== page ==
Number of job vacancies exceeds 9,000 in Q2
There were approximately 9,500 job vacancies in Estonian businesses, institutions and organizations in the second quarter of 2016, Statistics Estonia announced on Thursday.
The number of job vacancies last exceeded 9,000 in 2008.
The number of vacancies in the second quarter of this year grew by 15 percent compared to Q1 and by 13 percent compared to Q2 in 2015.
The rate of job vacancies, i.e. the ratio of job vacancies to total number of jobs, was 1.7 in Q2, a 0.2-percent increase over the previous quarter as well as Q2 in 2015.
The rate of job vacancies was highest at 3.7 percent in the accommodation and food service sectors, followed by 3.5 percent in the administrative and support service sectors and 3.3 percent in the information and communication sectors. The quarter's lowest rates were recorded in agriculture, forestry and fishing (0.3 percent), water supply (0.7 percent), construction (0.8 percent) and real estate activities (0.8 percent).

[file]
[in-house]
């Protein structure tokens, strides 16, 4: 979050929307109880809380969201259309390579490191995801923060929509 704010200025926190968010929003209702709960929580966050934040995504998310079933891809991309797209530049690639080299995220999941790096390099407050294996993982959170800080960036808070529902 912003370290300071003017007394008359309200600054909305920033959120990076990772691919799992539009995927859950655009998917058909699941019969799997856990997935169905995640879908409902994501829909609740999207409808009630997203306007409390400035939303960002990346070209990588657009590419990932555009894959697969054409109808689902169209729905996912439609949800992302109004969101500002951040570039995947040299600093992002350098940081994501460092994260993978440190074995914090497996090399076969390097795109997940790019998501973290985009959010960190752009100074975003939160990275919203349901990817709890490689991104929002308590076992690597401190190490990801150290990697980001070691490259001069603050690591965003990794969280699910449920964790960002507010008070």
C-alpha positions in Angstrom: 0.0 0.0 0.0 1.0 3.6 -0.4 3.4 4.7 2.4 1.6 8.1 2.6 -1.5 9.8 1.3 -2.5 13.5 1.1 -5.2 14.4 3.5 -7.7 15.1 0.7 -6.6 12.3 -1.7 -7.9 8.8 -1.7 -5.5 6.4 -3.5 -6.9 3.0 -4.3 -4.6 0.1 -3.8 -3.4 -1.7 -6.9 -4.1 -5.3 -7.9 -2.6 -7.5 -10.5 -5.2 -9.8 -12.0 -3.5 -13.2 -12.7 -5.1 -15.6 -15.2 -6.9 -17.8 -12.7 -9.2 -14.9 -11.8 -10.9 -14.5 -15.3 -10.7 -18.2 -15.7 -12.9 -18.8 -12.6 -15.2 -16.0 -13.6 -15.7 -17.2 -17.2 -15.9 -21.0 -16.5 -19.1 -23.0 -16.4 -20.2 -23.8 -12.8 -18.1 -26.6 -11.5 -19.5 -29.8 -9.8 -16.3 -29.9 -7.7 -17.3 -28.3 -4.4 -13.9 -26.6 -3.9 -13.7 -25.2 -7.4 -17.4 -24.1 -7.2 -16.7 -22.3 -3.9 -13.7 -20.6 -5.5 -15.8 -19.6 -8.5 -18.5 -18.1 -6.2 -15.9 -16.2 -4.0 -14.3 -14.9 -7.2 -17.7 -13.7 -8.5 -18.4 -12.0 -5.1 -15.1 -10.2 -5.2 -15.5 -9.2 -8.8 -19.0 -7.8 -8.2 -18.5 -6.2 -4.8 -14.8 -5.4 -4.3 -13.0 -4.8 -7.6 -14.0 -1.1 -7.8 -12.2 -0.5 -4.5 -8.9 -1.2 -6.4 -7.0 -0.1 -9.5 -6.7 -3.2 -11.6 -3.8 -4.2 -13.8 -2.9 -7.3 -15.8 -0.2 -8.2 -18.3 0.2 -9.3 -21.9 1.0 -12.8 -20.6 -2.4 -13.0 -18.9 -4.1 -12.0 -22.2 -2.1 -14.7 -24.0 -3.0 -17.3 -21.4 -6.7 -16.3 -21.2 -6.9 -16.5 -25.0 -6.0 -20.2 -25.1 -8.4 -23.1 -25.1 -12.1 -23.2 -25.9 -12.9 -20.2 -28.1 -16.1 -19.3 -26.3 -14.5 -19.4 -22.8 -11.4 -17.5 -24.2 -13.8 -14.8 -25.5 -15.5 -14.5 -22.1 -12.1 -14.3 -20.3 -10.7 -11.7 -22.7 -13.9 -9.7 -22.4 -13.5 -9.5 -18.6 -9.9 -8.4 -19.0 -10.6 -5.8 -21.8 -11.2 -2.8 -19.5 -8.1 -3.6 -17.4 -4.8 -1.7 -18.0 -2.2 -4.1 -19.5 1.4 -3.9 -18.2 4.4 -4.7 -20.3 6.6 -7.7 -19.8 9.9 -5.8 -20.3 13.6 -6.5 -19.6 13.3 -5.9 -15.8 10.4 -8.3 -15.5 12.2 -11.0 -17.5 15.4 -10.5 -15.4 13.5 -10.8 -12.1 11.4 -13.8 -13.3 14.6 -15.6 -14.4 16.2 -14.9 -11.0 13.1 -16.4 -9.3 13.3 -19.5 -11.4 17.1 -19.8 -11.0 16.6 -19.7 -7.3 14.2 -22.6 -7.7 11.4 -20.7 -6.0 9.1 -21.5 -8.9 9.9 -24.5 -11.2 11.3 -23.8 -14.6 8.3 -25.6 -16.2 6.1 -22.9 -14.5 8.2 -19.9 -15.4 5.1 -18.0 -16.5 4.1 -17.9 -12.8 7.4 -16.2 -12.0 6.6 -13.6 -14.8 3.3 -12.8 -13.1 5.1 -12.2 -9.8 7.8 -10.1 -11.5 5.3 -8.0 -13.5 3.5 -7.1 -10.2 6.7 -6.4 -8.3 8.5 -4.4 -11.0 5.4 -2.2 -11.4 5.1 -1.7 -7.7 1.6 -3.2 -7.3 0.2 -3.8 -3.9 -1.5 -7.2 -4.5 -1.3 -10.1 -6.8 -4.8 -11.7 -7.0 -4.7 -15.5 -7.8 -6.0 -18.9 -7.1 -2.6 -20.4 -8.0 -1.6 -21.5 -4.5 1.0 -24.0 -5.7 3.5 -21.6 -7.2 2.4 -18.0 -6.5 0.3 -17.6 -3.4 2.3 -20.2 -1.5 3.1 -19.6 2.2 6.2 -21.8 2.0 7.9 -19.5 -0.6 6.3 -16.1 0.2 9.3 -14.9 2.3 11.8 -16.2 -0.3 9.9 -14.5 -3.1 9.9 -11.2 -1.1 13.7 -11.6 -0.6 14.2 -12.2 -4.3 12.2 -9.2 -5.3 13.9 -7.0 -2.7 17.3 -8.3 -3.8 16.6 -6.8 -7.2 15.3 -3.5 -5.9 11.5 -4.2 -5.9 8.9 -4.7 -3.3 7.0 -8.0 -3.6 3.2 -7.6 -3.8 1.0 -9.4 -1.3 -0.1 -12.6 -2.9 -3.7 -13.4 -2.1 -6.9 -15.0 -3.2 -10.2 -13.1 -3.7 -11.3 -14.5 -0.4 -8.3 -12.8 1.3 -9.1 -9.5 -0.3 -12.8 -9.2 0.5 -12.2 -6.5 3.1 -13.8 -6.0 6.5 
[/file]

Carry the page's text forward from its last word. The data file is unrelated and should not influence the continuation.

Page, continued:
The total number of positions and the number of vacant positions continued to be the highest in manufacturing and wholesale and retail trade. Compared to Q2 in 2015, the number of job vacancies increased the most in the real estate, accommodation and food service sectors as well as in electricity, gas, steam and air conditioning supply. Year over year, the number of job vacancies dropped the most in agriculture, forestry and fishing, mining and quarrying as well as other service sectors.
Broken down by county, 70 percent of vacant job posts were located in Harju County, including the the state capital of Tallinn, followed by 9 percent in Tartu County and 5 percent in Ida-Viru County. The rate of job vacancies remained highest in Harju County, at 2.1 percent, and was the lowest in Viljandi, Hiiu and Rapla Counties, coming in below 1 percent each.
Of the total number of job vacancies, 7,200, or 76 percent, were in the private sector, while the remaining 2,300, or 24 percent, were in the public sector. In Q2, the rate of job vacancies was highest in foreign private sector institutions (2.5 percent) and state institutions (2.1 percent) and lowest in Estonian private sector organizations (1.5 percent) and local governments (1.1 percent).